Medical Devices in the EU: Low-Risk Device Challenges
The following is the fourth in the series of blogs related to some of the key challenges being encountered due to the recent updates to EU MDR. Read the other posts about; understanding medical device equivalence vs demonstration of equivalence, post-market clinical follow-up requirements for EU MDR and The New European Union MDR: Impact on Technical Files
EU MDR Classification Made Simple
Specific areas manufacturers need to watch out for, are the changing MDR Classification rules in Annex VIII. Manufacturers need to determine whether new conformity assessment routes are now applicable to their device portfolios and if their devices still fall into the same regulatory risk classification or they have been up classified. Changes have been made to the way that medical devices are classified, with requirements being increasingly scrutinised based on the risk posed to patients. Once you confirm the scope of your product fits the definition in article 2 and that it is a medical device, you then need to ensure that the product is classified correctly, and this should be conducted following the classification rules described in Annex VIII of the EU MDR 2017/745.
There are ‘extra requirements’ for devices that fall into any of the following categories; sterile, reusable surgical or has a measuring function.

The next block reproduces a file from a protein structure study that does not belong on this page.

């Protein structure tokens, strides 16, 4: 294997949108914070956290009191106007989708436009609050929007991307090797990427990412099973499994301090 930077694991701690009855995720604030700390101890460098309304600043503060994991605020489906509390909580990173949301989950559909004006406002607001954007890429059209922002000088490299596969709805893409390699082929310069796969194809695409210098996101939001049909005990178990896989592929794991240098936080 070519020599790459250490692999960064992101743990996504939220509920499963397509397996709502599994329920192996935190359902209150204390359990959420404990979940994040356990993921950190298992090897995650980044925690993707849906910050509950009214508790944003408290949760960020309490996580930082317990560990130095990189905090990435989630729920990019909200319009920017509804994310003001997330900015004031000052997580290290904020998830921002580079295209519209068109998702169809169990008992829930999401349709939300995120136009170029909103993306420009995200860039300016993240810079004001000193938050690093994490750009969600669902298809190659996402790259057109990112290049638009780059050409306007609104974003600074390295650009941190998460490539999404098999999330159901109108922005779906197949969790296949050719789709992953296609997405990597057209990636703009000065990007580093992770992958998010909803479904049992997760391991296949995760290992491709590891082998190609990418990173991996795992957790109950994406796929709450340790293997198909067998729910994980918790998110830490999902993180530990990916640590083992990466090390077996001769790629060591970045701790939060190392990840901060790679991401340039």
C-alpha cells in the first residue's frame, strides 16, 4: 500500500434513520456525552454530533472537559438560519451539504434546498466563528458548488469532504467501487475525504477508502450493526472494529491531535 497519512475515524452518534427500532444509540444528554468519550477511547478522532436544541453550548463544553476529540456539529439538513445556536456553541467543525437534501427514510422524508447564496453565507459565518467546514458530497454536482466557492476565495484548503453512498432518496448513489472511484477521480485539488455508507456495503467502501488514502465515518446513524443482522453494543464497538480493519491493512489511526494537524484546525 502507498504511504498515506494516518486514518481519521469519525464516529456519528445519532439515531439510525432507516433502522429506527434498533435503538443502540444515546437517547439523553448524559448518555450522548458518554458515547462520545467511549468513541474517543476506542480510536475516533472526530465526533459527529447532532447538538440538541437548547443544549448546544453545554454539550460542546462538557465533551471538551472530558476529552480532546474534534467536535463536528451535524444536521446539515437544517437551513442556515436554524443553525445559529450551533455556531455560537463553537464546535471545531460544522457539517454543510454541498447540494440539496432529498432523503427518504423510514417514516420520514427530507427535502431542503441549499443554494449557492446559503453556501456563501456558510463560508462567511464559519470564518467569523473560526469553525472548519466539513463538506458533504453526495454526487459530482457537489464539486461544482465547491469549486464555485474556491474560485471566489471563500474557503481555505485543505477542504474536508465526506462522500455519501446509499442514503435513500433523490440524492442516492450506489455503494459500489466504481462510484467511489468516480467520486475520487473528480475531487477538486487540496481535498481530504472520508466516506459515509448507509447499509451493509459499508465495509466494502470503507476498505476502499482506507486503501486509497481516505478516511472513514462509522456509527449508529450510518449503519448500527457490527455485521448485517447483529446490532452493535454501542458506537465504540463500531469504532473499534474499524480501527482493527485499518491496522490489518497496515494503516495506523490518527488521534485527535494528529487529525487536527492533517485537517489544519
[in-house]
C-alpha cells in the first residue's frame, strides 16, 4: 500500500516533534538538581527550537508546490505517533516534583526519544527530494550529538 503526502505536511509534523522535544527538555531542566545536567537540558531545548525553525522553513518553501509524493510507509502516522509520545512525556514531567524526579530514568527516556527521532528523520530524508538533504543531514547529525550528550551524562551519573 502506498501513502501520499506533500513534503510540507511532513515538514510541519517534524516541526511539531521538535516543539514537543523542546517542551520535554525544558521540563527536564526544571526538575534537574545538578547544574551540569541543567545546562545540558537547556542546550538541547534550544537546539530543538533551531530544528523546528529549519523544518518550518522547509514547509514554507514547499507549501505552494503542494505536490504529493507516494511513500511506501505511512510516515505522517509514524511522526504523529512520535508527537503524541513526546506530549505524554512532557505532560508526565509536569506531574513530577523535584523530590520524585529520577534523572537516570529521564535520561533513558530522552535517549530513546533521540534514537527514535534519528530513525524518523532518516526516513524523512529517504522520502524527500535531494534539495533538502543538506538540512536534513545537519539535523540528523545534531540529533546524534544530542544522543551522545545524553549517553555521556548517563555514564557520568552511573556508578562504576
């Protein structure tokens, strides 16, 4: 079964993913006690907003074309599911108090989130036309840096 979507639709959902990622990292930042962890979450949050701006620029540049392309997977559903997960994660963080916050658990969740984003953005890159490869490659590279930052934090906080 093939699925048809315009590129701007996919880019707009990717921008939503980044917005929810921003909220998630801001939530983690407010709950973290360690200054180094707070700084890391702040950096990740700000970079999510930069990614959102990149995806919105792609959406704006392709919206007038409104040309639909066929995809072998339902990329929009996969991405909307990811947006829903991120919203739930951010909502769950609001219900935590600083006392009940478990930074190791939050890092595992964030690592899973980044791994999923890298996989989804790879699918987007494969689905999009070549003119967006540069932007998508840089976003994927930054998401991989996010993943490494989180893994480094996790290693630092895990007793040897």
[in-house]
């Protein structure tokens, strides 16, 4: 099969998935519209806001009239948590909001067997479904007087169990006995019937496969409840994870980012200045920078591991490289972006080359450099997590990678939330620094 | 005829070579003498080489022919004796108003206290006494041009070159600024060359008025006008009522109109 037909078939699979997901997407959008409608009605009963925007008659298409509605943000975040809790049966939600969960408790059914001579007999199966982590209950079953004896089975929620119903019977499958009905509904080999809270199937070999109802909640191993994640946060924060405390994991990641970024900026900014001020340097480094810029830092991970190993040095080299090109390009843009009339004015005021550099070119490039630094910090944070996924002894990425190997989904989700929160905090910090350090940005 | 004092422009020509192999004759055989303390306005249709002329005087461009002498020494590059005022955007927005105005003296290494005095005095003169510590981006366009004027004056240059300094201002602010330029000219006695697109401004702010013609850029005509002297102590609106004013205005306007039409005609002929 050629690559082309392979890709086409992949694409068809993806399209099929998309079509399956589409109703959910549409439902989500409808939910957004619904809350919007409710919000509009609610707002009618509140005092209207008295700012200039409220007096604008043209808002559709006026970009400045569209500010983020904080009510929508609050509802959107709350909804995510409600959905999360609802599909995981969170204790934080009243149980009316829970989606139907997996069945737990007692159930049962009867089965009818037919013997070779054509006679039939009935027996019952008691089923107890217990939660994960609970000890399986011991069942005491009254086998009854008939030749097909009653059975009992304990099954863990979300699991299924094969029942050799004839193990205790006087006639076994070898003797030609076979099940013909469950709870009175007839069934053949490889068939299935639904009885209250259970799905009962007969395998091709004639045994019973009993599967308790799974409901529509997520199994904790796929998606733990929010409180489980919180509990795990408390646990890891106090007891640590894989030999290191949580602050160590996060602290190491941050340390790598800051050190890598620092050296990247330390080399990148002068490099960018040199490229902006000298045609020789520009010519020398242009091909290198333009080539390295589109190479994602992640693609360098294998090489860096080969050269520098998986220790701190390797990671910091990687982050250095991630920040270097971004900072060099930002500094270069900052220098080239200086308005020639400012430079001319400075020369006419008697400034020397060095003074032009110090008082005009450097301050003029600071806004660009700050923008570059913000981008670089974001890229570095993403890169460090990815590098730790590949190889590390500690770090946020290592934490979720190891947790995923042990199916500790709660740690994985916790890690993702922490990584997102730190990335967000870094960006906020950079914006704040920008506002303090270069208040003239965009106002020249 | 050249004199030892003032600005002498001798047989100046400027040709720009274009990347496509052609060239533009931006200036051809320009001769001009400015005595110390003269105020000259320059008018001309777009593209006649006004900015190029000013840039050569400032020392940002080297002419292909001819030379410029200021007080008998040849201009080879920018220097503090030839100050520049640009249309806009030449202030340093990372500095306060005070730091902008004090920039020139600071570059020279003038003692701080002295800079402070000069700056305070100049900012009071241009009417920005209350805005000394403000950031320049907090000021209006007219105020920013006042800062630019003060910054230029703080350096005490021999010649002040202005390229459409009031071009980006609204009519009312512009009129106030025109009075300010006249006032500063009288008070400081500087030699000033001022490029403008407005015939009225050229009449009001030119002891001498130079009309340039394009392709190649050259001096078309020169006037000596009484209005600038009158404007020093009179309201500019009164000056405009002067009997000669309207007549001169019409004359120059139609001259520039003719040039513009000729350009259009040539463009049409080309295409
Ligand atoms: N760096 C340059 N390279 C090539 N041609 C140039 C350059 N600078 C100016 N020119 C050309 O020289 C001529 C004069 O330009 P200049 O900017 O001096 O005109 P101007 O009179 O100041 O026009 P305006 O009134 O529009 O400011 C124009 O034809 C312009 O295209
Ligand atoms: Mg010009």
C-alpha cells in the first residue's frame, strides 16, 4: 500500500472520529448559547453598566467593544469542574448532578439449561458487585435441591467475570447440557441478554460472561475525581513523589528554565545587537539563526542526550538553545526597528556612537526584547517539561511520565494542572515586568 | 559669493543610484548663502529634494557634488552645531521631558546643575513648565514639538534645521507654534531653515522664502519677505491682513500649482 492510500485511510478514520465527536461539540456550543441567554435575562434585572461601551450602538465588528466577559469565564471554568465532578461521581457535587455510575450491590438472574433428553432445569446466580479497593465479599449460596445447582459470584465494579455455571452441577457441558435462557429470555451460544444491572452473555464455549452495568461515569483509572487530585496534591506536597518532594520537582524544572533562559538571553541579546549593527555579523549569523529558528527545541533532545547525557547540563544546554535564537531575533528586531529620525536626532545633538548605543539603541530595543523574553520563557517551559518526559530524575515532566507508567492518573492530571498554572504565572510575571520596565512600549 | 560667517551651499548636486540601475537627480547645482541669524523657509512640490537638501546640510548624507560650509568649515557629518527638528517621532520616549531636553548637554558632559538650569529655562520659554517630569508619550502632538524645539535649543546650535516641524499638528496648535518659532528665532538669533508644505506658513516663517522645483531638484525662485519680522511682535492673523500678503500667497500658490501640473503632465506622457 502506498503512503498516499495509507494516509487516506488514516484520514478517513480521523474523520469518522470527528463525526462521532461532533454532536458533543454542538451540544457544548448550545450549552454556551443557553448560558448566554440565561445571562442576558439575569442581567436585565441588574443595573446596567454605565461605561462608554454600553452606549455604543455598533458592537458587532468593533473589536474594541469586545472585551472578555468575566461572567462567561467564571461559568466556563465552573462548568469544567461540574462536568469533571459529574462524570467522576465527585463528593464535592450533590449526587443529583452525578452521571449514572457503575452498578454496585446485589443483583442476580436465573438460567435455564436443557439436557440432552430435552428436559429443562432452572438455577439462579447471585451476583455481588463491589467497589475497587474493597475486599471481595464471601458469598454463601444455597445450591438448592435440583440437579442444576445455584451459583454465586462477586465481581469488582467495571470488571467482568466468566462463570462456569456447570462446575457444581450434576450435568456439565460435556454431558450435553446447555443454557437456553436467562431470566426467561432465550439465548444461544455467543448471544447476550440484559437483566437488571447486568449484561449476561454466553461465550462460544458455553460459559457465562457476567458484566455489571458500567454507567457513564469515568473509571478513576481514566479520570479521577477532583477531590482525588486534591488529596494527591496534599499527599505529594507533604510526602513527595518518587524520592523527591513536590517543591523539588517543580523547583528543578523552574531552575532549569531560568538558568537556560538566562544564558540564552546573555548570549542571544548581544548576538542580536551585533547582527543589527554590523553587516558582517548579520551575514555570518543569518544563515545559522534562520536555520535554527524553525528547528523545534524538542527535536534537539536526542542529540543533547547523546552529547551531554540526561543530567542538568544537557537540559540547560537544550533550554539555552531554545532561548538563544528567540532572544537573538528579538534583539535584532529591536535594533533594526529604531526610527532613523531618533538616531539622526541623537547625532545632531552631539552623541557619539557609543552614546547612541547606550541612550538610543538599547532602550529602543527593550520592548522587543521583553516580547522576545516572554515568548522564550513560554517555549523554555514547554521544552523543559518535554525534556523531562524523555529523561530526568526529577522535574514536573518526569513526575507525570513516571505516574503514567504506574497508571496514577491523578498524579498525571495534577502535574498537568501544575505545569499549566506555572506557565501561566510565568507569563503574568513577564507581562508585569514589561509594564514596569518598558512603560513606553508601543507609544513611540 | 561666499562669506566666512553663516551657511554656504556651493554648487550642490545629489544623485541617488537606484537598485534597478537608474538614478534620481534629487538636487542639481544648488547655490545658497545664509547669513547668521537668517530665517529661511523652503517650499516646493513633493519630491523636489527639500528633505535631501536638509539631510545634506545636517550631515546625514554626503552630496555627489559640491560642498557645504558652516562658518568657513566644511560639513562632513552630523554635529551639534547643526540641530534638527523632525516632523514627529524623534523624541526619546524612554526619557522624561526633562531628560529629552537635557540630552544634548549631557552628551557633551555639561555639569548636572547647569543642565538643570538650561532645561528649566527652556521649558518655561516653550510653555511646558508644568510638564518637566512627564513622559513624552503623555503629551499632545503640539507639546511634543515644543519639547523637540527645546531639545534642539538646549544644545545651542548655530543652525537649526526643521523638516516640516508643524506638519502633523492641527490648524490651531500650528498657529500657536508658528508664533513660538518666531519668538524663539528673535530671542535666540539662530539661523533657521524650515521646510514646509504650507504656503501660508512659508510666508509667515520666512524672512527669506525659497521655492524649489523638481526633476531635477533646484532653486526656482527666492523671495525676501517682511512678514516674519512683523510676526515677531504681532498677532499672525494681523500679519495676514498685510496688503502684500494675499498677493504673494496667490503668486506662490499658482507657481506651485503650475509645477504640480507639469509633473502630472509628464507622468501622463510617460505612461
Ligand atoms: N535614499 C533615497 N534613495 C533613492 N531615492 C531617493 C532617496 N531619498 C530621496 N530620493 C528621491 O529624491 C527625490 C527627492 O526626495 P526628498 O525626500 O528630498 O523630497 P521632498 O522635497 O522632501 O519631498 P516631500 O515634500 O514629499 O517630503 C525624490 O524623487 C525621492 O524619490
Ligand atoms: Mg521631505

Understanding Conformity Assessment for Class 1 Medical Devices
The only available Conformity Assessment route for self-certified class I devices is to create and maintain technical documentation in compliance with Annex II & III. For class I (other requirements Is, Im, Ir), a limited QMS should be in place to ensure production controls are in place, as is detailed in Annex XI-Part A, or you may choose Annex IX – Chapter I, depending on which route suits your needs.
General Safety Performance Requirements Considerations for EU MDR
Once determined, you should ensure that your products meet the relevant ‘General Safety Performance Requirements’ (GSPRs) listed in Annex I of the MDR and IVDR. The benefits of using the device must outweigh risks and achieve the claimed performance. This must be proven with supporting clinical evidence or investigation, chemical, physical and biological properties. The ‘General Safety Performance Requirements’ (GSPR’s), are based on the previous Essential Requirements laid out in the MDD 93/42/EEC and AIMD 90/385/EEC, however, they are now much more prescriptive (thankfully). You will now see specific requirements for products containing nano particles. Also requirements for usability have been called out in much more detail, focusing on protecting the ‘layperson’ and addressing specific use risks. Historically this has been a problematic area, causing much confusion to manufacturers about what is required for legacy devices and the best way to address the requirement.